Mind you, I am not saying that this incident actually took place. I am only reporting what is being narrated and is creating near panic in parents. Since it has been impossible to verify the incident, because no identifiable source is ever given of the story, one can only hope that this is one of the “urban legends”, which seem to crop up periodically. Remember, how it was being widely reported -–– by word of mouth only —– a few years ago how syringe throwing maniacs were trying to infect women with the HIV virus. When after investigating, I had written about the unlikelihood of the stories being true, readers heaved a big sigh of relief and soon forgot about the whole episode.

In this case, too, I tried very hard to get to the root of the story but failed. I have not met anyone so far who can tell me of a person who personally knows any of the people said to be involved ––- the rapists, their families, the victim and her family. Everyone who comes out with the story says she heard it from either a friend or from a stranger in a group. Even those who identify the person who narrated the story can go no further because the narrator ends up by giving a vague source. Nothing from the horse’s mouth.

The other strange feature is that broadly speaking the story line -–– if one may describe it as such ––- is the same but the details vary. For instance, sometimes the scene of the crime is a school (different elitist ones are mentioned), sometimes it is a college (again two institutions have been named). Hence the age of the children involved varies. Their numbers also change ––- though the victim is always one. We have been hearing about this for the past two months and yet it is always said “it happened last week”. The fate of the girl and the boy also differs in every version.

What is one to make out of this? Personally, I think until the veracity of this episode is established conclusively by someone who actually knows the families involved and allows some investigation, this should be taken as an urban legend.

What is this new phrase which has gained currency of late? In the good old days we just called a story that had no basis as a “rumour”. Today it is termed an urban legend. In fact a film of that name was produced in 1998.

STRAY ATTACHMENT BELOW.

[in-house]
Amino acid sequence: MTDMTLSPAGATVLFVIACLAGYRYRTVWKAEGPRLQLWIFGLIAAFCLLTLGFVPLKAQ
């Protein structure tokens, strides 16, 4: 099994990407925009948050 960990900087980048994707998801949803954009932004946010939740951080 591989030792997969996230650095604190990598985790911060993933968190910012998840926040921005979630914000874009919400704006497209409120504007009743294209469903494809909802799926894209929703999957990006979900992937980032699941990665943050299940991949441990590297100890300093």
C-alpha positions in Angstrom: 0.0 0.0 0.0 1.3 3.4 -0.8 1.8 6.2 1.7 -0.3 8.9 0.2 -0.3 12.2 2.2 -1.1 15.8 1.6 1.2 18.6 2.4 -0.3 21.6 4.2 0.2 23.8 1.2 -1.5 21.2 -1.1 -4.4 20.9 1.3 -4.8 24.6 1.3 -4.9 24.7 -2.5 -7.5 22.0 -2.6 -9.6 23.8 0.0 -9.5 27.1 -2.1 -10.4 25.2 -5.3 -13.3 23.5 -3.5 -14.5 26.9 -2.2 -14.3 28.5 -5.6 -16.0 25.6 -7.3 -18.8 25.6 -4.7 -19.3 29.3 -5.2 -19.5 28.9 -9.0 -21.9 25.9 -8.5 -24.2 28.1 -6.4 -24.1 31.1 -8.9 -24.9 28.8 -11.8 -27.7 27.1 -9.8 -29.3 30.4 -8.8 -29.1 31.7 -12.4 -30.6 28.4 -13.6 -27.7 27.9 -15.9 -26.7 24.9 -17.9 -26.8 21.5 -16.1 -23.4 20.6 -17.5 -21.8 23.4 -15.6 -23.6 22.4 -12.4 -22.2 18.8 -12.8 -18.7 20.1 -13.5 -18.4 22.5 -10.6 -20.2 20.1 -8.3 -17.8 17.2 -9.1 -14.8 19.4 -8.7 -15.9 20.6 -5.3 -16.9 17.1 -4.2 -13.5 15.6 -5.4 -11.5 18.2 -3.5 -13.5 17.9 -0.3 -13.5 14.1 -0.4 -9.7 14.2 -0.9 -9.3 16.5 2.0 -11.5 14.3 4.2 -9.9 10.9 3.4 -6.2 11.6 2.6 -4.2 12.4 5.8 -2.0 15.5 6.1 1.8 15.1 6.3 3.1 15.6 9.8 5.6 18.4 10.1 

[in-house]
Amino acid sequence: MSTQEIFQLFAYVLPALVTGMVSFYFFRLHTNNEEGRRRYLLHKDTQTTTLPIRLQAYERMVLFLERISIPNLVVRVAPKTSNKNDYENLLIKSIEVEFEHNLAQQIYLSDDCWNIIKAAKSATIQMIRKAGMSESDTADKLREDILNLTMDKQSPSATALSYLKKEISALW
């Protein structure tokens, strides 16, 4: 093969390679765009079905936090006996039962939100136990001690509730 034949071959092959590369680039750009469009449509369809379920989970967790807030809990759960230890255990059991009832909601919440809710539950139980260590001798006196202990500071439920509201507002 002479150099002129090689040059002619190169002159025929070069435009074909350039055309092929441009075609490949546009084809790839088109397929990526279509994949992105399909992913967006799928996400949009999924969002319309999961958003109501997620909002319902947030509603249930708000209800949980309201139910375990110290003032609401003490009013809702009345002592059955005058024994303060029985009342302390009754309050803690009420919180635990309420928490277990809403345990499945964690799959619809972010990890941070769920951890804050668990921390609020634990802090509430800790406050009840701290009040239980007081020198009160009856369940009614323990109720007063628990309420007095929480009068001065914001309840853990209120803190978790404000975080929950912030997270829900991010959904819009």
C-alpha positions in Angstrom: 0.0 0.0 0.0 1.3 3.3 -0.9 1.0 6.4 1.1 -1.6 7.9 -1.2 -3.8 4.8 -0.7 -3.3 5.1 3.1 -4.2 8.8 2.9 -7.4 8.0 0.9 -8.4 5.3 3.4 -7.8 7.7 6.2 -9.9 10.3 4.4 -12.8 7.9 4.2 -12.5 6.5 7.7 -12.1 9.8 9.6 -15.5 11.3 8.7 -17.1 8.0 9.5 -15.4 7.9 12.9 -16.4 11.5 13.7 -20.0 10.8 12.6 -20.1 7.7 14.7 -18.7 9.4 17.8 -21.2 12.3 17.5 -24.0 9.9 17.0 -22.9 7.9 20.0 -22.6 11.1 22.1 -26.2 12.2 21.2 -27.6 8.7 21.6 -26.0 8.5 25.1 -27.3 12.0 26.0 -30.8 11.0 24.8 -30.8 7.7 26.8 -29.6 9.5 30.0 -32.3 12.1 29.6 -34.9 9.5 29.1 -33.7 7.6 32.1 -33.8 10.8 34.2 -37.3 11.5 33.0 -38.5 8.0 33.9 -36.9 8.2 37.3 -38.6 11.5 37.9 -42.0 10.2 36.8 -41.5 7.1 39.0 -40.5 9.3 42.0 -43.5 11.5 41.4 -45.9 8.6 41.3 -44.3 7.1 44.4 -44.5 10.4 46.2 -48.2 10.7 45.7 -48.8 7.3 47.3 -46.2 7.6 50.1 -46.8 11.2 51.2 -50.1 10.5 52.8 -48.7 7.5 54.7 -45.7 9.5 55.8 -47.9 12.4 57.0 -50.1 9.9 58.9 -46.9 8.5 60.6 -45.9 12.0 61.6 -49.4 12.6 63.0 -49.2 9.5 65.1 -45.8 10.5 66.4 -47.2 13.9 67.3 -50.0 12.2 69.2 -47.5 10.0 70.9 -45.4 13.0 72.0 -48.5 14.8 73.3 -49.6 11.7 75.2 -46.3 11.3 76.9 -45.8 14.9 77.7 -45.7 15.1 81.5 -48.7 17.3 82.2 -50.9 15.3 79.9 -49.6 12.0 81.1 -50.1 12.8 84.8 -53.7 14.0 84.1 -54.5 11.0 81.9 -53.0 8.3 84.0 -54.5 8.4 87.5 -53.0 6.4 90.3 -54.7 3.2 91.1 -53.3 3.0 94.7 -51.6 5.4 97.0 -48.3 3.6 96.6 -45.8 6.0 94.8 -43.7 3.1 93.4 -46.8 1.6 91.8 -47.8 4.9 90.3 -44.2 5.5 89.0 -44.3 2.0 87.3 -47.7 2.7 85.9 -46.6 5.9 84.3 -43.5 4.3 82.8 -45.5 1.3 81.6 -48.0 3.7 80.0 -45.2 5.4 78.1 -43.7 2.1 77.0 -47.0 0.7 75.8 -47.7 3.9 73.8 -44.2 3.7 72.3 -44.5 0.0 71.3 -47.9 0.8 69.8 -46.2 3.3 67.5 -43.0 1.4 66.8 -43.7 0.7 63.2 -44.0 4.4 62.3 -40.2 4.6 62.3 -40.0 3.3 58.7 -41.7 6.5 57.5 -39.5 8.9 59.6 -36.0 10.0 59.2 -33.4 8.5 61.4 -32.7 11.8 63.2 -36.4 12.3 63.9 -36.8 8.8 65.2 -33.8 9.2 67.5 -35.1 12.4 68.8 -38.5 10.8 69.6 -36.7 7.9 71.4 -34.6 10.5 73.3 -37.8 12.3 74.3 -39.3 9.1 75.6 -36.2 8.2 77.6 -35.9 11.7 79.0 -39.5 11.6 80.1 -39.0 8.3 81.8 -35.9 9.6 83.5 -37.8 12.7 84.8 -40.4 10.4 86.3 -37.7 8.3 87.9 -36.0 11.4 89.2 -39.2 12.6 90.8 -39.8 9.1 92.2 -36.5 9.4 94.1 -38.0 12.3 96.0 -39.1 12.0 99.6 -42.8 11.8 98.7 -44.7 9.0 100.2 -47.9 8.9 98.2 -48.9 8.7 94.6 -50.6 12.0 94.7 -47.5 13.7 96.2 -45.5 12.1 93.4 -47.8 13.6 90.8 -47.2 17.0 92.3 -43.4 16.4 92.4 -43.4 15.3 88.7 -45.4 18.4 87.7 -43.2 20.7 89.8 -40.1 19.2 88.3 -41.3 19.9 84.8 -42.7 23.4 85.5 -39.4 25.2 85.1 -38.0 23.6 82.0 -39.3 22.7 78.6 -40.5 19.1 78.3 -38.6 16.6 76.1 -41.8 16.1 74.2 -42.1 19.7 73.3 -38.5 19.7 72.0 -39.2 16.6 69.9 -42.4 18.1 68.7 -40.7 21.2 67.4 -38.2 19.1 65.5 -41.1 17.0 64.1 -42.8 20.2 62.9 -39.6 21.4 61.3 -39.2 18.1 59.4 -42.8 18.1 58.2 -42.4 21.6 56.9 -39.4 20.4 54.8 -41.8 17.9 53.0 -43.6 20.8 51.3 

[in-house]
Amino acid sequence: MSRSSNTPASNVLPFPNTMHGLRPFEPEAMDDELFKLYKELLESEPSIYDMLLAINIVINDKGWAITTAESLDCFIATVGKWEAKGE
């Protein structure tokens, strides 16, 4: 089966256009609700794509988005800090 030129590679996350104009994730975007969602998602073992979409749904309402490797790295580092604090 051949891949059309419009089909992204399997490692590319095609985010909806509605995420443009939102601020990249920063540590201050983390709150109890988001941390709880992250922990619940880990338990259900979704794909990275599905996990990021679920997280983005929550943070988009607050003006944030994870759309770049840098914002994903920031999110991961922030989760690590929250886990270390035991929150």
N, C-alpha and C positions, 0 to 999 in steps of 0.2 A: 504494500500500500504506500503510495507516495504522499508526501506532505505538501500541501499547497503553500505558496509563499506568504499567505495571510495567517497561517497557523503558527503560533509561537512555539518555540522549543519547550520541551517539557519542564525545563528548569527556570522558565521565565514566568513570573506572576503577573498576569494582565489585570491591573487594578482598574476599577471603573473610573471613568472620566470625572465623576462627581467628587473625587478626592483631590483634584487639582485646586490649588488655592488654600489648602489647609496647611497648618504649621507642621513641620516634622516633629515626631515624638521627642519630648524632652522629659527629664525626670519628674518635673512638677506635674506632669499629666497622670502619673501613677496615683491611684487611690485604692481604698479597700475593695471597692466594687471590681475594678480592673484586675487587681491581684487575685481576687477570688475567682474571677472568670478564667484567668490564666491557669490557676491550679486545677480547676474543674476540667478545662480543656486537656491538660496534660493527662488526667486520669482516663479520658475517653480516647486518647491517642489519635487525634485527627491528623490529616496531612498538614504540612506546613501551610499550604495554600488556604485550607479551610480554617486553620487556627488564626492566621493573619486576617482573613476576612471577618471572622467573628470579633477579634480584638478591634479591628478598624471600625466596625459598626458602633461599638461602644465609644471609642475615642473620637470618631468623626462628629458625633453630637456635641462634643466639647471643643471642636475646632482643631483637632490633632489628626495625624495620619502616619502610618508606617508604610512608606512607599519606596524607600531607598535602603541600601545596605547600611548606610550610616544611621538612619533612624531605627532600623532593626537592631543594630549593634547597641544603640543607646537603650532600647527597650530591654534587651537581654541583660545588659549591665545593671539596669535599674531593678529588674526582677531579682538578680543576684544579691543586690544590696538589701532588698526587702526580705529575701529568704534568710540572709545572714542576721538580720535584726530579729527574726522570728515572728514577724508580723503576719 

The Wikipedia defines it as “supposedly-true stories circulated primarily by word of mouth” and, in recent years, “distributed by email”. People frequently say such tales happened to a friend of a friend — so often, in fact, that FOAF has become a commonly used acronym to describe how such reports are rarely first-hand”.

Although the Wikipedia claims that such reports are sometimes repeated in news stories, that is generally not the case in the responsible media because there is no reliable source for them.

What is significant about urban legends is that they are readily believed by people ––- quite sensible and rational otherwise ––- who unwittingly pass them on by voicing their concerns about them. Invariably these legends touch those aspects of our lives in respect of which there is widespread fear and an intense sense of insecurity at a given point in time.

And what are our (especially women’s) present concerns which the urban legends are preying on? If one analyzes the present story being narrated again and again by FOAF the general fears and insecurities are pretty obvious. In a nutshell they are: * Women, even young girls, are not safe in this society. The fear of rape lurks in every woman’s mind, conscious or subconscious. Those with daughters fear for them, too.

* Corruption has seeped into every strata of society and one can pay a bribe and get anything good or evil ––- even the moon, if the bribe is big enough.

* If one is powerful and influential enough, one can cover up the most heinous of crimes and keep it out of the media.

One woman who was narrating this incident, which we don’t know if it actually happened, even brought up the Sui rape case and the president’s defence of the army captain. She said this was a message to other men with evil intentions ––- go ahead, you will be protected.

The more serious cause of concern is that women should be feeling so vulnerable in Pakistan. It is this aspect of the situation which needs to be addressed.

Source: Dawn

Women’s struggle makes headway

By Zubeida Mustafa
Source: Dawn

March 8 is international women’s day. Over the years it has acquired a ritualistic symbolism – seminars, rallies, plays and other events to draw public attention to the deplorable status of women in Pakistan.

The cynics believe nothing comes out of all the rumpus that is created. They point to the dismal state of a majority of women in the country and ask, what have all the international women’s day celebrations done to better their lot?